A. A. Milne’s “The Knight Whose Armor Didn’t Squeak” is one of the great ones. I memorized that poem when I was little because it amused me so much and I read it over and over until I no longer had to read it.

The rest of this book is quite marvelous in one specific way and that is that A. A. Milne does what he does best and that is capture the life of a small child. The poems and words and logic all pull the reader back to childhood and are even amusing on occasion because of the illogical views of a small child… that are absolutely correct.

Sometimes children are prescient beyond what adults like to give them credit for. Sometimes they make assumptions about the world that just don’t make sense unless you examine things from their literal and limited knowledge.

Milne captures all of that explicitly and wonderfully. The problem is that it is poetry. If this was another of his Winnie-the-Pooh adventures I would devour it wholeheartedly. As it is I raced through to get to the story about Sir Tomas Tom of Appledore (the titular knight of my favorite poem), read it a few times just for memories sake, then crawled through the rest of the poems just to finish it.

This is probably not a failing of Milne or his poetry — it most likely is my own problem. Poetry rarely speaks to me and most of this book did not.

Ruins by Dan Wells

Ruins by Dan WellsThe covers for these books are probably the most unimaginative covers possible. If I wasn’t a fan of Dan Wells I never would have read these books.

Ruins is a good end to this trilogy. It’s more gruesome and violent and filled with more drastic decisions. Kira and her friends are faced with the world ending again as the Partials invade the human settlement on Long Island in a hope of finding the expiration that they are all rapidly approaching and the humans retaliate with unmitigated force as they face another kind of extinction themselves.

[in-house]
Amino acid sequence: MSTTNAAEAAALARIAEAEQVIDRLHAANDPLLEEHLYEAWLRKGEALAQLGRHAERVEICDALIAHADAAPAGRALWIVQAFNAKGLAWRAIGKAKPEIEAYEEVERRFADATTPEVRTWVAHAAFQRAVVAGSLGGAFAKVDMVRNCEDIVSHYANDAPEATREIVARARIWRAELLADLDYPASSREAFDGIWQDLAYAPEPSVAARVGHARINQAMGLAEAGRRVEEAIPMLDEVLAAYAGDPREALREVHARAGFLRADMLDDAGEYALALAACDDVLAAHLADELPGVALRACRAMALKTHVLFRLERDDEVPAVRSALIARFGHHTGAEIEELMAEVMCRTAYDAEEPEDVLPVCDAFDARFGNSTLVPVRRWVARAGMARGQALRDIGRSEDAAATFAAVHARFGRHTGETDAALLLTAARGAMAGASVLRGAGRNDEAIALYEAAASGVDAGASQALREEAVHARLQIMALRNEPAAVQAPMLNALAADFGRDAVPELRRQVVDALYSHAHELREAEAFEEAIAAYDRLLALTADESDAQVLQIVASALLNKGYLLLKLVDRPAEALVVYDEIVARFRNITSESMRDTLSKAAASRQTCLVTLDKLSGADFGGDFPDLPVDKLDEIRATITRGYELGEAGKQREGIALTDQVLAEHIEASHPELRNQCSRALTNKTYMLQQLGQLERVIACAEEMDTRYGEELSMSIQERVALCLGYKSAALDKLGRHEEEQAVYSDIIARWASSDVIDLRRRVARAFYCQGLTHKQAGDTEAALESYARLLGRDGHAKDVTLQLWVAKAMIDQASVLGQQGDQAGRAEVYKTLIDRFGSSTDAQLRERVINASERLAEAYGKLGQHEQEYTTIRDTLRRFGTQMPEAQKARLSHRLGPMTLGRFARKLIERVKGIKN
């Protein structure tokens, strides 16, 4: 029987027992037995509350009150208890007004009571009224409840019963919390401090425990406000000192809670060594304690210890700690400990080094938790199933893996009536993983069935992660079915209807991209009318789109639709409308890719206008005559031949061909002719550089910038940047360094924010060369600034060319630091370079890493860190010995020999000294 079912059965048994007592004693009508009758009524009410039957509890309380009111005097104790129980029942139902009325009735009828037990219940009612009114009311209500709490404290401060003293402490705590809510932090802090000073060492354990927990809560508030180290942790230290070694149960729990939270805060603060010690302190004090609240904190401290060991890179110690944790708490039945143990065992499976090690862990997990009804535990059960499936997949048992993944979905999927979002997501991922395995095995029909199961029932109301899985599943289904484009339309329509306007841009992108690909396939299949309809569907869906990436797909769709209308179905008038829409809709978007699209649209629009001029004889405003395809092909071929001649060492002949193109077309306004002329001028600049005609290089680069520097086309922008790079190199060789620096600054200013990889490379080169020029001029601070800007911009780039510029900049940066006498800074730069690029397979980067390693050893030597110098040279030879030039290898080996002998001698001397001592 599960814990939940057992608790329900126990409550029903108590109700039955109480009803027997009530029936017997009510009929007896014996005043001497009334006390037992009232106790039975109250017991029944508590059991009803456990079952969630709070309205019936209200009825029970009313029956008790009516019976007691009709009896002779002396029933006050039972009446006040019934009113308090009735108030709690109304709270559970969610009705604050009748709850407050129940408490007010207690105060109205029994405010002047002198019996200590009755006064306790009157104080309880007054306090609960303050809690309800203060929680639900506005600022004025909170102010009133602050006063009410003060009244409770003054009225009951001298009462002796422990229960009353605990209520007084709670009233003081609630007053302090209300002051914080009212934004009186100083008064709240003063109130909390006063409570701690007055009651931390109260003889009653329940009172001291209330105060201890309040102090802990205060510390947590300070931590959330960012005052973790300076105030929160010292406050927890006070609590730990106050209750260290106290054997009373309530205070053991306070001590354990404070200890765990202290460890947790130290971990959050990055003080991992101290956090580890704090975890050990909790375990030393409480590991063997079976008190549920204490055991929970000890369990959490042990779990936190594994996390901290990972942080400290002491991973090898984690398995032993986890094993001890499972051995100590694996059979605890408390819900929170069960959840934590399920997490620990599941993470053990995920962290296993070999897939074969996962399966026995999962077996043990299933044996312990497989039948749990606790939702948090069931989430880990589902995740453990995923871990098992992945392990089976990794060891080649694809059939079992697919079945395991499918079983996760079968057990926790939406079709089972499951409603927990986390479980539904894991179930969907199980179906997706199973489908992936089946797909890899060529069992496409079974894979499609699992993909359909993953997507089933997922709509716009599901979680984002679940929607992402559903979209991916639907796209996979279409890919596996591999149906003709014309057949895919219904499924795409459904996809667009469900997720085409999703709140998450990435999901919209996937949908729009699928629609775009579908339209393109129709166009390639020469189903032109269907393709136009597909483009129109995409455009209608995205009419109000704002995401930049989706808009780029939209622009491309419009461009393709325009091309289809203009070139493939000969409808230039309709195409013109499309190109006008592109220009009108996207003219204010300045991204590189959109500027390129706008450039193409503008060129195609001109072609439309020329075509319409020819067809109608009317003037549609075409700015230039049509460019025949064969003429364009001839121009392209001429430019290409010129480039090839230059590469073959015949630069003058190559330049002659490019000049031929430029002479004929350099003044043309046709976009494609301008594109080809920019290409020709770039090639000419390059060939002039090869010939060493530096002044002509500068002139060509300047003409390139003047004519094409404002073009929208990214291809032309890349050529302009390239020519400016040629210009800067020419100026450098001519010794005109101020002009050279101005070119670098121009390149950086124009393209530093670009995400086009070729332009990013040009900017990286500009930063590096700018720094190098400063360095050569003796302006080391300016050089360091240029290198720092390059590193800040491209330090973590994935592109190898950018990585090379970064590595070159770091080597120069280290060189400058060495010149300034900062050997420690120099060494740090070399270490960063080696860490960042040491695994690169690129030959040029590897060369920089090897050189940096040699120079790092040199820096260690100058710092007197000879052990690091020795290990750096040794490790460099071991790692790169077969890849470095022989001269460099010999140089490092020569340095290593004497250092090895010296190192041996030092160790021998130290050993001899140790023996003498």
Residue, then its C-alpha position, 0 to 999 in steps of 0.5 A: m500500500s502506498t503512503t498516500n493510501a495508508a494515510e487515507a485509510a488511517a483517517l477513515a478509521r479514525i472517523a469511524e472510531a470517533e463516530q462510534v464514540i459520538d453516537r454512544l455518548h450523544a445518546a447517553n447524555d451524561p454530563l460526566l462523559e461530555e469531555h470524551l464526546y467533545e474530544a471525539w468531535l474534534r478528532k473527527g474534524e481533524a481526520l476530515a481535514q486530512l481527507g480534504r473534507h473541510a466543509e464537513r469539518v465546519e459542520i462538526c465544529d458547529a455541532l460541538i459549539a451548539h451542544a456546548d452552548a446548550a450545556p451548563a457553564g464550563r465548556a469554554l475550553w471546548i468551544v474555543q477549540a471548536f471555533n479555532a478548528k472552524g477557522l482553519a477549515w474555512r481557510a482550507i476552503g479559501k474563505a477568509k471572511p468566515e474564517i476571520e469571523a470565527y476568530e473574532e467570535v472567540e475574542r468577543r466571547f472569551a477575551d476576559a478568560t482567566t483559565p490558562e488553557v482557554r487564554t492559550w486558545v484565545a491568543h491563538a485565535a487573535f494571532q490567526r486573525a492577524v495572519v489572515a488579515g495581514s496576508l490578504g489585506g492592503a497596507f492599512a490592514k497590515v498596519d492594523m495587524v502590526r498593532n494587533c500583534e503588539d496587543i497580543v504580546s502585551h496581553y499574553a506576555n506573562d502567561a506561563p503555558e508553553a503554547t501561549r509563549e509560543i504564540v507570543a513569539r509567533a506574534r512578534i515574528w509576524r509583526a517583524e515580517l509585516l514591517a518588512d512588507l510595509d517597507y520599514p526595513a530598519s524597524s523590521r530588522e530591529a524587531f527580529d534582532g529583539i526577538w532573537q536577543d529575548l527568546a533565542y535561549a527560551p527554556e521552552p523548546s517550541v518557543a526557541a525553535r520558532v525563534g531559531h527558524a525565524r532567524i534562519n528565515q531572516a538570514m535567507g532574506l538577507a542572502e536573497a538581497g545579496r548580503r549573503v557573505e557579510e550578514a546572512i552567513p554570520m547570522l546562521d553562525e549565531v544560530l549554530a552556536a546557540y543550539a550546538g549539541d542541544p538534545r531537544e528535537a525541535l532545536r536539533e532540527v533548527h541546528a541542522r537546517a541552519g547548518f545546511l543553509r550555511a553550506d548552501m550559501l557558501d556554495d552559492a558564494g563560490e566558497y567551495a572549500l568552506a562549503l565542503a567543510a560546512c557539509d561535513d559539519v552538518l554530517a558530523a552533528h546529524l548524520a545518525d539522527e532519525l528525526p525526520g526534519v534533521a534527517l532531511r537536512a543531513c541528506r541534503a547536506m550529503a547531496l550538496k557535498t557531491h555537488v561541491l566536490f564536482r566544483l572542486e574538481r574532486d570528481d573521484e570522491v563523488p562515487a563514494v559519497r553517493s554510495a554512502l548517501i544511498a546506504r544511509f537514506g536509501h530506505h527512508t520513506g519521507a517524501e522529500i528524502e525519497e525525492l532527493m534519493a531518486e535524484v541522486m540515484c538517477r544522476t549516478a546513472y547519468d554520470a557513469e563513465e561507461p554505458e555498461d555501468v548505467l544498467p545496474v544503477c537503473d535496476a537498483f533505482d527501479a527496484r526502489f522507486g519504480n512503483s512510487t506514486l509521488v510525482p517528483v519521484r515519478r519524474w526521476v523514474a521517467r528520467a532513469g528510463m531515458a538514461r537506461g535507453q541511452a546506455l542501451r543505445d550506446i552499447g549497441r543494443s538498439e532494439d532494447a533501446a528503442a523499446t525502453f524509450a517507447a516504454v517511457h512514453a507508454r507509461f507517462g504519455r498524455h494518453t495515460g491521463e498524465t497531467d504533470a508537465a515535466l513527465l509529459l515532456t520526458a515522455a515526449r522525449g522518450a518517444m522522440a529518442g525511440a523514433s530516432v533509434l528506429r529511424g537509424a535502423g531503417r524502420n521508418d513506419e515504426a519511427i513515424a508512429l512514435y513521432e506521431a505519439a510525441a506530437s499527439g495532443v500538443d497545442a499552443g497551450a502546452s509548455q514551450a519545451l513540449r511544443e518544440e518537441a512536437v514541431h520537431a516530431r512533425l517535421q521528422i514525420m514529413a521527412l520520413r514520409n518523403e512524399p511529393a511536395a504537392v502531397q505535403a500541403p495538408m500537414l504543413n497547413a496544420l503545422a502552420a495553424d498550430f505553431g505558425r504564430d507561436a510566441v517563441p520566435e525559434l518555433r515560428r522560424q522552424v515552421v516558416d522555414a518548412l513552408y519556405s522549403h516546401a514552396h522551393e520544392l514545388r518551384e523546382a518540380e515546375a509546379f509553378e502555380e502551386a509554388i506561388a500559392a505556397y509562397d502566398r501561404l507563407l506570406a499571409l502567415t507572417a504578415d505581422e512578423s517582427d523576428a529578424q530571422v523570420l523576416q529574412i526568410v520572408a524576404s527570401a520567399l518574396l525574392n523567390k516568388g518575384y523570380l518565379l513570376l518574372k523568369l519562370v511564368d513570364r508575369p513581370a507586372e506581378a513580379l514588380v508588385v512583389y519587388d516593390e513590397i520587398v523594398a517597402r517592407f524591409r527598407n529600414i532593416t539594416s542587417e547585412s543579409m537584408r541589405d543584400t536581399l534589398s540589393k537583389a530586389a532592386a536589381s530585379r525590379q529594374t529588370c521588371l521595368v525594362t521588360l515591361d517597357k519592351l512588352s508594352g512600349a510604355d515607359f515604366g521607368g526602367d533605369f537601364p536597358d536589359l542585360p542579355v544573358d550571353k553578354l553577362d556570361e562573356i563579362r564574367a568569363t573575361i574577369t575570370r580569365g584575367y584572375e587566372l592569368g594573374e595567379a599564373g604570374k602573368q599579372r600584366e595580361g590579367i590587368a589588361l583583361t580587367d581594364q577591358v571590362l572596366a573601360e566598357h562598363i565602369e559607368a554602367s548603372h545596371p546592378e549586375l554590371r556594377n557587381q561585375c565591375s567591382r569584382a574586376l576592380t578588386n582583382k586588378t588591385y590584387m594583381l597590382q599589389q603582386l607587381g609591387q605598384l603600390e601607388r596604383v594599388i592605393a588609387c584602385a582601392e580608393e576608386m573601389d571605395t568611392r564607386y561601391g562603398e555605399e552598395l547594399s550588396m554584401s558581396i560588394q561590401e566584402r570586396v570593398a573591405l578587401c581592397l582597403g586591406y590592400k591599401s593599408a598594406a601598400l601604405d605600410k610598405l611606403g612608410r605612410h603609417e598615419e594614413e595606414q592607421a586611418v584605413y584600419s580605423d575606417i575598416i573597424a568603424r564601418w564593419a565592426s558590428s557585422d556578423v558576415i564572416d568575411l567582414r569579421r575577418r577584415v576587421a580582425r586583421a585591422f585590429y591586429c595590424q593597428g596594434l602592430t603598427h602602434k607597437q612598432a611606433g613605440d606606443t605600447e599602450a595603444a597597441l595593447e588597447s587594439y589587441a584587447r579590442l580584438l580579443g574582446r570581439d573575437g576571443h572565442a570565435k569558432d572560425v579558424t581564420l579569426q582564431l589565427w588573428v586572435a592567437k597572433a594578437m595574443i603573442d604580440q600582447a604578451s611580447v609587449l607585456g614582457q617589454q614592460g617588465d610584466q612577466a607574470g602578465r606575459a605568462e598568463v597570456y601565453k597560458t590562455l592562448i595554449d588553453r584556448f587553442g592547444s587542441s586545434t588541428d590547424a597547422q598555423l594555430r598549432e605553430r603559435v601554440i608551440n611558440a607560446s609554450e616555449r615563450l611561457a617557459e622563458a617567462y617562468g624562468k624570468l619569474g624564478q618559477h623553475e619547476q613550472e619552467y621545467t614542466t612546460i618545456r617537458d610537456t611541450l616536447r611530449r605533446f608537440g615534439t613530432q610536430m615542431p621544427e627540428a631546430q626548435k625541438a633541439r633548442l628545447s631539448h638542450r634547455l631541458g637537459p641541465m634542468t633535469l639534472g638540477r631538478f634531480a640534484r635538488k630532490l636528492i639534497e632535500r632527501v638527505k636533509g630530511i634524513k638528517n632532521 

Kira has discovered the cure for both their problems but she just has to make somebody listen to her before they kill each other.

This is an exciting novel and a good end for the trilogy with a satisfying conclusion. Dan Wells throws some horror elements into this book, some of them gruesome and others terrifying and that is where Dan Wells shines. He is always at his best when he’s scaring the reader into having nightmares.

The relationships are not quite as believable. There’s not enough emotion and too much talking about it to feel real.

There isn’t much more to say. This is the conclusion of a trilogy and Wells mostly sticks the landing. There are some frustrating characters that make some unfortunate choices and there are some wonderful characters that keep the book interesting and entertaining to the end.

I liked this series. It had a good premise that builds some tension right form the start. Dan Wells taught me in the first book that medical lab work could be tense and in this book he taught me about character choices.

My biggest peeve with this book, though, is the magic of genetics. In the second book the use of computers was so outside the realm of how computers work that it was completely unbelievable. This book has characters doing genetics to change the weather and create diseases and heal themselves and live in toxic wastelands and breathe underwater and kill the human race and make people live only eighteen years and eventually it felt like magic rather than science. There was a team of geneticists that can do pretty much anything they want, and in a very short period of time (a few months) and it continually popped the balloon from which I had suspended my disbelief. After falling enough times I gave up and stayed on the ground.